Ghostories - A generic engine for running horror adventures. I love simple rules systems. I love cheap, easily-affordable games. PIG's Ghostories gives me both of those things. When you're running a horror game, you really want to have a game system that doesn't interfere with the narrative or slow things down as people start looking up rules - that's an atmosphere-killer, and building atmosphere is absolutely crucial to running a horror game. It's also compatible with their other genre Diversion i games, meaning I can use it in conjunction with their western game Coyote Trail as my system conversion for Deadlands. Speaking of...

Deadlands: The Weird West - This Old West Horror game has a lot of potential, and I own most of the books published for this game, which is quite a few. Deadlands is all over the map - it incorporates not only horror, but also pulp action and steampunk; it describes itself as "Spaghetti Western with Meat". The result is a game that can be played in a variety of styles...but personally, I'd like to run it dark and atmospheric.

Over the Edge - Not exclusively a horror game, but certainly heavy on those elements. This is a rules-light, surrealism-heavy game reminiscent of "Twin Peaks", "Lost", Cat's Cradle, and Burroughs novels. It comes with a thoroughly detailed modern-day setting, the Mediterranean island of al-Amarja, and a catalog of all the weird stuff going on there. I have a campaign-starter in mind already - that of CIA agents investigating possible al-Qaeda cell activity - but this manages to be such a wide-open game that any type of character and any type of background could conceivably work. All you need is a reason to come to the obscure island. All the rest is done for you, really. This is an excellent example of the "sandbox" setting presented for a modern day game.

Ghostbusters - Old and out of print but still pretty brilliant, from a game rules standpoint (Fear not, though - click on that link and be reconnected with that spirit from the past). West End Games made this, arguably one of the best entry-level RPGs on the market. While the adventures I've seen for it are pretty goofy (a little more than I would like for what is admittedly a comedy game), this game is wonderful in that it parodies the structure and feel of Call of Cthulhu scenarios so well. Made by many of the same people who brought you Paranoia... As fun as the original system is, were I to run it today, I'd use the even easier-to-learn-and-run Risus system by S. John Ross...who admits that the Ghostbusters RPG was a major influence. Oh, and that's free, too.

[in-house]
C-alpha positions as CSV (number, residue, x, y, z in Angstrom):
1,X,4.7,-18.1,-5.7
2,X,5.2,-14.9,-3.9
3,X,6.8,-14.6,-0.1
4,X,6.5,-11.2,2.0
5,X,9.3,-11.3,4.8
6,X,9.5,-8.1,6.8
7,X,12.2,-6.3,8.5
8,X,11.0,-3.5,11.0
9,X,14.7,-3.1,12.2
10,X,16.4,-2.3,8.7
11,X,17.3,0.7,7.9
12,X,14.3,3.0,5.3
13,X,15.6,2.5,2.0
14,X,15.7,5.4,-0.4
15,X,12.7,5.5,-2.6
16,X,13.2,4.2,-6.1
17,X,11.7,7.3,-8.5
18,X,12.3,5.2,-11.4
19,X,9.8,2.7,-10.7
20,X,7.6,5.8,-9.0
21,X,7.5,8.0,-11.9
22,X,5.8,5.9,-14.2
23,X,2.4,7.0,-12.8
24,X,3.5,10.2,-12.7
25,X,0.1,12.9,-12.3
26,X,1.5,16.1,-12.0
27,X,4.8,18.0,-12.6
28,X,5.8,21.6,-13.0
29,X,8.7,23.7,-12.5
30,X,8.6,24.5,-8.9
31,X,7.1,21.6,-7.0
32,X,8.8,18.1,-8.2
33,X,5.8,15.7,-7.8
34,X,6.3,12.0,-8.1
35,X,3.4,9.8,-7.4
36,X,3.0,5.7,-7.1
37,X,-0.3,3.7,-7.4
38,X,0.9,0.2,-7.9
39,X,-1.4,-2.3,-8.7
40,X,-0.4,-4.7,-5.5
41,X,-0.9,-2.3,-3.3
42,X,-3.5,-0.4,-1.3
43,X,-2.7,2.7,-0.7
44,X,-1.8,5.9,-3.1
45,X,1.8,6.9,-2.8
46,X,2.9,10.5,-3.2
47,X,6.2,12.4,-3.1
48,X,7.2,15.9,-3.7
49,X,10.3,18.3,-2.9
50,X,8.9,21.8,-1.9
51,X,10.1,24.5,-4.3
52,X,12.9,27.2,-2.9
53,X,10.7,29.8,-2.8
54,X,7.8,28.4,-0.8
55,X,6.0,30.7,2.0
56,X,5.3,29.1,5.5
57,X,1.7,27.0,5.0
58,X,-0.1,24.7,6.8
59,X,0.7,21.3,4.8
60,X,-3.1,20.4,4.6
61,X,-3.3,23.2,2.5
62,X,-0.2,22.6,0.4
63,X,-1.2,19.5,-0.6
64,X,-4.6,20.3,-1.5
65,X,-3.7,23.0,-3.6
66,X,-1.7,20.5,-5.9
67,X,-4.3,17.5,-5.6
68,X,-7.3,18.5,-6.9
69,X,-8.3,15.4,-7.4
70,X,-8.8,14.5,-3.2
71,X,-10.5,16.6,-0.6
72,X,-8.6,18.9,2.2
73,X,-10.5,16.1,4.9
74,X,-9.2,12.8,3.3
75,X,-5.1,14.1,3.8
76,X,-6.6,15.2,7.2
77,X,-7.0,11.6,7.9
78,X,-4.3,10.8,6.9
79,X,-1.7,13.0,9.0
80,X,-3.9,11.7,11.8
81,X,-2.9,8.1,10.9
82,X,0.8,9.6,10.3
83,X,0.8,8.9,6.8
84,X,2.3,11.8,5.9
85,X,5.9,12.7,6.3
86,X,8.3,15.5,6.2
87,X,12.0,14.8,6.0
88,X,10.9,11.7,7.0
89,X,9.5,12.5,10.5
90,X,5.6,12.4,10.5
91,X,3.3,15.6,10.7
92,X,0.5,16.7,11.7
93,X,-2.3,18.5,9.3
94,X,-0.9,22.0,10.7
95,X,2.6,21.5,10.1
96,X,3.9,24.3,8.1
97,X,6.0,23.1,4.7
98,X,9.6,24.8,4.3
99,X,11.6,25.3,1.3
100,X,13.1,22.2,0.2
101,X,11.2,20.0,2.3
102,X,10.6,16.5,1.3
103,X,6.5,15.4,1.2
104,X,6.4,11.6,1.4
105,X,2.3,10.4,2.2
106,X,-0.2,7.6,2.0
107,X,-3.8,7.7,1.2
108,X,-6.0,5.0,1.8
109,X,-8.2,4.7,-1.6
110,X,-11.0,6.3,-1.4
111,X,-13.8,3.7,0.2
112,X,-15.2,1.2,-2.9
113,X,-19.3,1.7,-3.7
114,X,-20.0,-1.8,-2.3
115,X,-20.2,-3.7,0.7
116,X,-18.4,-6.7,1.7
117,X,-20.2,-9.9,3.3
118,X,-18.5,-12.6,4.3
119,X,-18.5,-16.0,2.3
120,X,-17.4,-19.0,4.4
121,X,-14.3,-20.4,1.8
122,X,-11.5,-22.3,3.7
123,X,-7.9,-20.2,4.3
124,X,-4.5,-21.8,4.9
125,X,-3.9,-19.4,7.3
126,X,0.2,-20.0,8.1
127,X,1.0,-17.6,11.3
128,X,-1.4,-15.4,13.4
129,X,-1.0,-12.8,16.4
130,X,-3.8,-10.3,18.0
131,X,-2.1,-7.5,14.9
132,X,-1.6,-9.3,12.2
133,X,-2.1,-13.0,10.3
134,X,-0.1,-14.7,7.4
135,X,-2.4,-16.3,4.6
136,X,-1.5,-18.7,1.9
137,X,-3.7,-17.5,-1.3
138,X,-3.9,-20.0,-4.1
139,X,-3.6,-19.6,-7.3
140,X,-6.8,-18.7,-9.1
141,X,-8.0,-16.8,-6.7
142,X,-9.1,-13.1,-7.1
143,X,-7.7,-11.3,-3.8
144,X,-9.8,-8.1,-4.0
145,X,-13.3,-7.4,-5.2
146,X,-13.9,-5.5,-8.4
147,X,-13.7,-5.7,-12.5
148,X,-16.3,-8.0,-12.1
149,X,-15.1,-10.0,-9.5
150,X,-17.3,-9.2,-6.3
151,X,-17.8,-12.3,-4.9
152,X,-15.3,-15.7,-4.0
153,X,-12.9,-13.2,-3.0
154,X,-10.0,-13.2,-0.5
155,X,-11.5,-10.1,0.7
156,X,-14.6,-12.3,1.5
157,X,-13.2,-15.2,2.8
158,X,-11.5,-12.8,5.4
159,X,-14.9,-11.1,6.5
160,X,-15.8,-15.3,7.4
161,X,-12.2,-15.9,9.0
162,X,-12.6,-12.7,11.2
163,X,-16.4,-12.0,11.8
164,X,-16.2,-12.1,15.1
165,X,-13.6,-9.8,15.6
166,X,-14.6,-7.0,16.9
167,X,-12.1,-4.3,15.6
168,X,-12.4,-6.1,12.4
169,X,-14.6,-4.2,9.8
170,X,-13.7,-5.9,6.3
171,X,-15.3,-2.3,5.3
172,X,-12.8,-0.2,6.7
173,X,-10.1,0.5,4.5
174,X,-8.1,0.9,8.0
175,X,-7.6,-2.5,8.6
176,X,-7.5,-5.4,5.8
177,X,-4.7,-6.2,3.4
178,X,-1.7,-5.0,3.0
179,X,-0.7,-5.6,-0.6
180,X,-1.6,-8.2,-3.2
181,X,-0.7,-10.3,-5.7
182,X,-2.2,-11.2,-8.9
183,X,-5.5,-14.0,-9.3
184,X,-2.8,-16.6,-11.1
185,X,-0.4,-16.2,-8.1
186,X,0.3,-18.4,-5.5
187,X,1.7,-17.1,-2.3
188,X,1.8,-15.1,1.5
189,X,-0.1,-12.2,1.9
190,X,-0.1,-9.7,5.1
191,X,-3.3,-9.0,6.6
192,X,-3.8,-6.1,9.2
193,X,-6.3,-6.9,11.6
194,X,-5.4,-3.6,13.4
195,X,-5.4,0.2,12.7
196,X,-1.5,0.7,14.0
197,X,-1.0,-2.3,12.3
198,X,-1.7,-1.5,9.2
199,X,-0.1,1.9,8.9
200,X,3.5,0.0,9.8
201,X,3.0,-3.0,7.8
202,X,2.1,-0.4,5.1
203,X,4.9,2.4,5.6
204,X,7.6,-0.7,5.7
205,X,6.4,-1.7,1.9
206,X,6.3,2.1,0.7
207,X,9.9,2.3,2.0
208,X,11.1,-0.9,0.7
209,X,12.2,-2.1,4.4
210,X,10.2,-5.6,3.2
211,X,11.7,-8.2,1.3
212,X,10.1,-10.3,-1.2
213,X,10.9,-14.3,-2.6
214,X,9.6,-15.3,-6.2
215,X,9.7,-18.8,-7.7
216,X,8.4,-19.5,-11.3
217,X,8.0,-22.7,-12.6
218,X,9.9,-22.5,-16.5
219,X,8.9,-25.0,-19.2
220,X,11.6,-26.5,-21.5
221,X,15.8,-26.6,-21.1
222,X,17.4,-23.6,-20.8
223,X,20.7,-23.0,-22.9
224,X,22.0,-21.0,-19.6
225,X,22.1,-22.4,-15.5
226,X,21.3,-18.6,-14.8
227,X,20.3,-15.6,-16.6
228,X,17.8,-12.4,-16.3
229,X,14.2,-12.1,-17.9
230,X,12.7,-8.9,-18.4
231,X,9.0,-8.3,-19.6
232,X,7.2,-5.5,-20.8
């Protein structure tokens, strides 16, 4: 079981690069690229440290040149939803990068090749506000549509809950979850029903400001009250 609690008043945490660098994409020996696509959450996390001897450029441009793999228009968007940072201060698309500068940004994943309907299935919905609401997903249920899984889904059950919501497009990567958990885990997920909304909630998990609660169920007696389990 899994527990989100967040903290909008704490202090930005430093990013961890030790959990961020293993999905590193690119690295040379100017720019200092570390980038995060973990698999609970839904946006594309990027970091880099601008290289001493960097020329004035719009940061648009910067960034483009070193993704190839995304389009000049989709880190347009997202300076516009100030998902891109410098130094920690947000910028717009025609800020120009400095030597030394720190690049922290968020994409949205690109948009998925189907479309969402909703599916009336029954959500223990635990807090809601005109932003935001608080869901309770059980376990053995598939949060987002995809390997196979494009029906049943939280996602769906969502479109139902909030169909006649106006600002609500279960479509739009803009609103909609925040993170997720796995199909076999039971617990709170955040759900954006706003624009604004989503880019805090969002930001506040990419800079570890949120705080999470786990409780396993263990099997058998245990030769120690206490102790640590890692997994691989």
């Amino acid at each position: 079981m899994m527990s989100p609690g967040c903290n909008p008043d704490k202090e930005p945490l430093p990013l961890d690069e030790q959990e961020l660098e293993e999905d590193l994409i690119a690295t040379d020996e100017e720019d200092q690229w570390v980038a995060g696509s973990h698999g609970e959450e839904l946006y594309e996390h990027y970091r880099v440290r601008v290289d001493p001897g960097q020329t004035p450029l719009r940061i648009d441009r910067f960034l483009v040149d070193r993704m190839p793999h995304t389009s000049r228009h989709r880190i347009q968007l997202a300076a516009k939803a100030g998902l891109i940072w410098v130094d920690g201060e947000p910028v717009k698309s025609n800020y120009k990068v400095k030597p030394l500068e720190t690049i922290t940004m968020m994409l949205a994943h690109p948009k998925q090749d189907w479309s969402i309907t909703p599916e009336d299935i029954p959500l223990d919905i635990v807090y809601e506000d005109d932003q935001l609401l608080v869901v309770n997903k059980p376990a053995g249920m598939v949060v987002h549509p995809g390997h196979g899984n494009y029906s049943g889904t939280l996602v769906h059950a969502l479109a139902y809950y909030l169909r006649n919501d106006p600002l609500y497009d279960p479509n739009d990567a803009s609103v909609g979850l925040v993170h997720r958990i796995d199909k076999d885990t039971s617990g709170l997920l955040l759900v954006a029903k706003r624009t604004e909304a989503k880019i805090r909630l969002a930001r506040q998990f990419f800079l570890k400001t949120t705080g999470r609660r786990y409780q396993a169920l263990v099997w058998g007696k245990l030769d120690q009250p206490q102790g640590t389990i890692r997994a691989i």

Well, that's all I can think of at the moment, though I've got the nagging suspicion that I've forgotten something. Anyway, I look forward to the day when I can run a spooky game once more.

Happy Halloween!

EDIT: I did remember something. I don't actually own the Palladium game, and I wouldn't use the system, but I liked the idea, with some modification: Nightbane. The premise is that while you think you're a normal person, you are in actuality a monstrous, extra-dimensional being who just happens to be walking around in a human body most of the time. Or are you just its vessel? Are you going crazy, or is this what you really are?

I also just remembered Hunter: The Reckoning. You become endowed by the mysterious Messengers with mystic powers with which to fight the supernatural. I have rather a lot of adventure ideas for this one, too.

Okay, enough for now - I'm starving!

Thursday, October 30, 2008


Ancient Rome is one of my perennial favorites in terms of settings. I'm not entirely certain why I find it so fascinating, except perhaps because we seem to know so much about it. There are so many similarities between we postmodern Americans and the ancient Romans, and yet at the same time, there are differences that really make them seem quite alien at times.

Take, for example, the Roman virtues, which are nicely illustrated in the RPG FVLMINATA: Armed With Lightning. As an example of Duty and Respect, the book proposes a situation based on historical precedent: You find yourself in a civil war. Both sides suffer heavy losses. Your sister's fiancee fought for the other side and was slain. Your sister does not show up for your victory celebration, choosing instead to attend the funeral of her betrothed. As a good Roman, what do you do? Run her through with your gladius for being unpatriotic. One must remember that Christian virtues such as Love, Hope, and Forgiveness were unusual, and often ran counter to typical Roman thinking.